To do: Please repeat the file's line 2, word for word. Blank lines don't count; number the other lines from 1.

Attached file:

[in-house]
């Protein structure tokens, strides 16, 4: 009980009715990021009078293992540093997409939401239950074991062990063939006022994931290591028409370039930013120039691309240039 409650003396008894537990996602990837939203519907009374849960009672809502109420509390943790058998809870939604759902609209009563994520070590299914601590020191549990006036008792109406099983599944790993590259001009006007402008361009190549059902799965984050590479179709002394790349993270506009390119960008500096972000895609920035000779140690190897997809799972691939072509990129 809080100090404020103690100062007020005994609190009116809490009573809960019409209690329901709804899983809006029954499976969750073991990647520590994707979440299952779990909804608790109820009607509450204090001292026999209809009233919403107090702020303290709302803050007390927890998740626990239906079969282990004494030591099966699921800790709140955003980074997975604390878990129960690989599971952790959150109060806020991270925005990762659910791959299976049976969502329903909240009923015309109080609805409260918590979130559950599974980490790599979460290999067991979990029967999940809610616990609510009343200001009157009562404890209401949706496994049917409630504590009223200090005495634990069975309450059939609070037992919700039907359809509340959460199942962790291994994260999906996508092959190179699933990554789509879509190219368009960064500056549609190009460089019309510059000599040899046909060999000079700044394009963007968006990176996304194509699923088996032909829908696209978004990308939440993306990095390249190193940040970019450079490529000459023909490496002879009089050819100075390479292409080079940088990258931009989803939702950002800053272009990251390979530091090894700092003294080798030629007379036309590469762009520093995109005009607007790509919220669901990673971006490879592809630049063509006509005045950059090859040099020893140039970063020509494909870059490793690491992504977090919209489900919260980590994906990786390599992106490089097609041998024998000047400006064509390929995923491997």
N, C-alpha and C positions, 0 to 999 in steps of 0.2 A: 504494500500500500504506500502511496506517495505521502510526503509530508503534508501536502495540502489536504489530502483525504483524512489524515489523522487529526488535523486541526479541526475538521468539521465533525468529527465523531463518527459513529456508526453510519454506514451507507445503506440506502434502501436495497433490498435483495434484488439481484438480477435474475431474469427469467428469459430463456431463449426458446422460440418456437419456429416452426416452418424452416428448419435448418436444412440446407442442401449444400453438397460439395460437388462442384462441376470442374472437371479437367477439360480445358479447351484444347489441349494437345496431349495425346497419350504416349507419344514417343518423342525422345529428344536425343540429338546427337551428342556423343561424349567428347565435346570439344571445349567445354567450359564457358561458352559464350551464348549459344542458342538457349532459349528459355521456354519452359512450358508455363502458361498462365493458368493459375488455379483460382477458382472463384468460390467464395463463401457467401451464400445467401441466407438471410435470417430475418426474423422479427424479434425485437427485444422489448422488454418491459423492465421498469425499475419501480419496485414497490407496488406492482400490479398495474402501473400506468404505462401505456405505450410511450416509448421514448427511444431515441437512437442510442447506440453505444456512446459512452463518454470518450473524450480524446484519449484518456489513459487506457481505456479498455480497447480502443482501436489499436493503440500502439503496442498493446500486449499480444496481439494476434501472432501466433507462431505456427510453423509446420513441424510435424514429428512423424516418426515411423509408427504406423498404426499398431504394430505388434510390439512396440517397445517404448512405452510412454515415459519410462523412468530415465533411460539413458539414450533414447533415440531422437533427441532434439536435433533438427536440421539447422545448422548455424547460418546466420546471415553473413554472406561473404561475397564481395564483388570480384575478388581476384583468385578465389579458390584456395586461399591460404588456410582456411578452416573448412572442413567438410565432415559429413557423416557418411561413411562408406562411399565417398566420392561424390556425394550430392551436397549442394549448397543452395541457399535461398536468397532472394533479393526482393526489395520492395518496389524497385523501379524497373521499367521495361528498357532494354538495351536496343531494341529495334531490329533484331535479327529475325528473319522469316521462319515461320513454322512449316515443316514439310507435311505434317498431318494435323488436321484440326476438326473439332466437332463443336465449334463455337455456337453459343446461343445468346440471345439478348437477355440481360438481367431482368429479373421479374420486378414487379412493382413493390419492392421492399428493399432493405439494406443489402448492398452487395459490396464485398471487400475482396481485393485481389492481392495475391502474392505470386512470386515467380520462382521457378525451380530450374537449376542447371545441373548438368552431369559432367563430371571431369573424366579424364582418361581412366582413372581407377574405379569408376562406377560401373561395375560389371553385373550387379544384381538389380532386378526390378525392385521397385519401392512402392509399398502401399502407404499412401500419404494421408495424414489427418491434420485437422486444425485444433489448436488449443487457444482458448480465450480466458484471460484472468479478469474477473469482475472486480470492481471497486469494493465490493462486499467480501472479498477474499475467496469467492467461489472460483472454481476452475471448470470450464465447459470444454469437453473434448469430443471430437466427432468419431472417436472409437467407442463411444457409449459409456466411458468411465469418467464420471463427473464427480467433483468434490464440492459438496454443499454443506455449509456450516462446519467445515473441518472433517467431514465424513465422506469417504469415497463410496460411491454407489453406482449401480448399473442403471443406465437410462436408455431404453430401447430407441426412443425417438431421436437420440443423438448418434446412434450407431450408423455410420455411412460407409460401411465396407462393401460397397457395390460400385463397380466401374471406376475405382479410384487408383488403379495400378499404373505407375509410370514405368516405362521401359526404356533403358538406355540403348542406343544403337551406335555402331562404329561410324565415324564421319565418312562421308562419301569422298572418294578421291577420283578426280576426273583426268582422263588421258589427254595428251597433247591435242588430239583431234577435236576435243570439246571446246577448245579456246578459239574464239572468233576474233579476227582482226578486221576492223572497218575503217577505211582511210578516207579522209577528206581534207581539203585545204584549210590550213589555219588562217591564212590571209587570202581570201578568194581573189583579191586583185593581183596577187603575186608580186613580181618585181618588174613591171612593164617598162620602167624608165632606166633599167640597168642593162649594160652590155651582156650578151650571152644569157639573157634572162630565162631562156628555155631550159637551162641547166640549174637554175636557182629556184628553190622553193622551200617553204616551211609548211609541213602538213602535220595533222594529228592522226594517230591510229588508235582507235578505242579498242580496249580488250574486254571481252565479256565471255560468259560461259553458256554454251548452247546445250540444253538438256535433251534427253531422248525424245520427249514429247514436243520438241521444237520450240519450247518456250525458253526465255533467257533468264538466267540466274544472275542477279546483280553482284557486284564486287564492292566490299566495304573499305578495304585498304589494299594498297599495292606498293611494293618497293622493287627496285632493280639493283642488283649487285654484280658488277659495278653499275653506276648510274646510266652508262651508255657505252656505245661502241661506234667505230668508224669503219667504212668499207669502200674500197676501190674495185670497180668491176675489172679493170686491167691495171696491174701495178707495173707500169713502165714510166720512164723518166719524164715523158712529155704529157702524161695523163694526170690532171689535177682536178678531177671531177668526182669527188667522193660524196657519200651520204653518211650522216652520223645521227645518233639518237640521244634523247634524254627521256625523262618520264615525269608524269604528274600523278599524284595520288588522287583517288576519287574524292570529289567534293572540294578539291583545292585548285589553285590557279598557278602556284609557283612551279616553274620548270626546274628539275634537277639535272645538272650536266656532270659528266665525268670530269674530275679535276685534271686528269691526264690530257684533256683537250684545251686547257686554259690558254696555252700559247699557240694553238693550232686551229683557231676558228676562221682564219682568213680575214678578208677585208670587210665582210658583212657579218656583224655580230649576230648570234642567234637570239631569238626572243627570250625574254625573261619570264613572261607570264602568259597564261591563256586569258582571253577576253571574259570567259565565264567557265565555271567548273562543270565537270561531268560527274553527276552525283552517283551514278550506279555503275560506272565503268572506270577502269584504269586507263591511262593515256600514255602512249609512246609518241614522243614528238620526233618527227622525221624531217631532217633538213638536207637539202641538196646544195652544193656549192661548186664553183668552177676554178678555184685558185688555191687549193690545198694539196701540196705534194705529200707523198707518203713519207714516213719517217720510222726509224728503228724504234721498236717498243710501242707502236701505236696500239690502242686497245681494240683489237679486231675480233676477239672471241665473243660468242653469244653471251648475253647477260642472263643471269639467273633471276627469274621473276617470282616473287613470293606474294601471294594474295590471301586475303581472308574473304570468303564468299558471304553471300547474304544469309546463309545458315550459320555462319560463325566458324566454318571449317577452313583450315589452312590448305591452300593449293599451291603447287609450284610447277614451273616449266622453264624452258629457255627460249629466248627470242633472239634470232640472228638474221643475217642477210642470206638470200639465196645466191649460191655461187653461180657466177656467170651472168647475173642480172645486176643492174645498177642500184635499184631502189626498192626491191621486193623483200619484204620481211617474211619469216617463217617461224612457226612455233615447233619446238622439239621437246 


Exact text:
């Protein structure tokens, strides 16, 4: 009980009715990021009078293992540093997409939401239950074991062990063939006022994931290591028409370039930013120039691309240039 409650003396008894537990996602990837939203519907009374849960009672809502109420509390943790058998809870939604759902609209009563994520070590299914601590020191549990006036008792109406099983599944790993590259001009006007402008361009190549059902799965984050590479179709002394790349993270506009390119960008500096972000895609920035000779140690190897997809799972691939072509990129 809080100090404020103690100062007020005994609190009116809490009573809960019409209690329901709804899983809006029954499976969750073991990647520590994707979440299952779990909804608790109820009607509450204090001292026999209809009233919403107090702020303290709302803050007390927890998740626990239906079969282990004494030591099966699921800790709140955003980074997975604390878990129960690989599971952790959150109060806020991270925005990762659910791959299976049976969502329903909240009923015309109080609805409260918590979130559950599974980490790599979460290999067991979990029967999940809610616990609510009343200001009157009562404890209401949706496994049917409630504590009223200090005495634990069975309450059939609070037992919700039907359809509340959460199942962790291994994260999906996508092959190179699933990554789509879509190219368009960064500056549609190009460089019309510059000599040899046909060999000079700044394009963007968006990176996304194509699923088996032909829908696209978004990308939440993306990095390249190193940040970019450079490529000459023909490496002879009089050819100075390479292409080079940088990258931009989803939702950002800053272009990251390979530091090894700092003294080798030629007379036309590469762009520093995109005009607007790509919220669901990673971006490879592809630049063509006509005045950059090859040099020893140039970063020509494909870059490793690491992504977090919209489900919260980590994906990786390599992106490089097609041998024998000047400006064509390929995923491997």